The Watergate Scandal Of The United States

1460 Words Dec 4th, 2014 6 Pages
Executive Privilege:
Aaron Kelly Blackmon
University of Houston

Introduction
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In one of the most important moments in the history of the republic was the Watergate scandal that stretched the constitution to its very limits. It was a case that challenged the system of checks and balances of the branches of government. The president invoked what is referred to as executive privilege. Executive privilege as defined by Kinkopf is:
The variety of privileges and immunities, grounded in the constitutional structure of the presidency, that allow the President to withhold information or refrain from participation in the
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The constitution does not specifically mention this notion. For those that propose a strict reading of the constitution this argument is often used but we can see that this sort of interpretation of the document is not really held up and is not in line with the way that the courts have treated reading it. There are numerous examples where law has been adopted that have established privileged information. Hardin writes in The Yale Law Review
Evidentiary privileges well established at common law protected military and state secrets and the identity of government informers. Statutes have been enacted by Congress from time to time protecting various governmental communications and reports from public scrutiny.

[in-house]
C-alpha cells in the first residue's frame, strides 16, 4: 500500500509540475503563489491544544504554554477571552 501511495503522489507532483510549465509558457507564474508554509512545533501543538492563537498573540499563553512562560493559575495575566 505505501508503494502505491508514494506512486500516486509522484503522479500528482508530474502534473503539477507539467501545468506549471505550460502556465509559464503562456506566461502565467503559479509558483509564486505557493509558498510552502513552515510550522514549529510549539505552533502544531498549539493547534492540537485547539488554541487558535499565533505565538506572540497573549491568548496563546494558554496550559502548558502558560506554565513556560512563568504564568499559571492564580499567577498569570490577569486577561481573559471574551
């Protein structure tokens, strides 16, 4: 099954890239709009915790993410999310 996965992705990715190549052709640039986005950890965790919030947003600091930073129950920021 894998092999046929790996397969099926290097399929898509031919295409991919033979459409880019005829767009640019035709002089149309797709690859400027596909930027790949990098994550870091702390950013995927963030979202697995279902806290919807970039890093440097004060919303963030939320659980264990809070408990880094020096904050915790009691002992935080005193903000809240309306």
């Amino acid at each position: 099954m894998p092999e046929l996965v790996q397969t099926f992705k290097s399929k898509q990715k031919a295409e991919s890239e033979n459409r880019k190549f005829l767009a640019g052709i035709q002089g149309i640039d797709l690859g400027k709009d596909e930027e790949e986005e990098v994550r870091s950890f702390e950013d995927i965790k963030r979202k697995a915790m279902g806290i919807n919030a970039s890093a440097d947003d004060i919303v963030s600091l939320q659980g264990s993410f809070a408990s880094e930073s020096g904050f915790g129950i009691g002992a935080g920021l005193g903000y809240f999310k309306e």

Additionally he goes on to point out that the withholding information for “the public interest” has been referenced to the doctrine of separation of powers. The separation of powers often cited as the most clear constitutional reference to executive privilege but during the course of history executive power has collided with congressional power and the issue of who would prevailed was always one that was filled with tautness beginning with the First Congress and President George Washington. The House of Representatives debated a request involving investigating the conduct of Robert Morris, the Superintendent of

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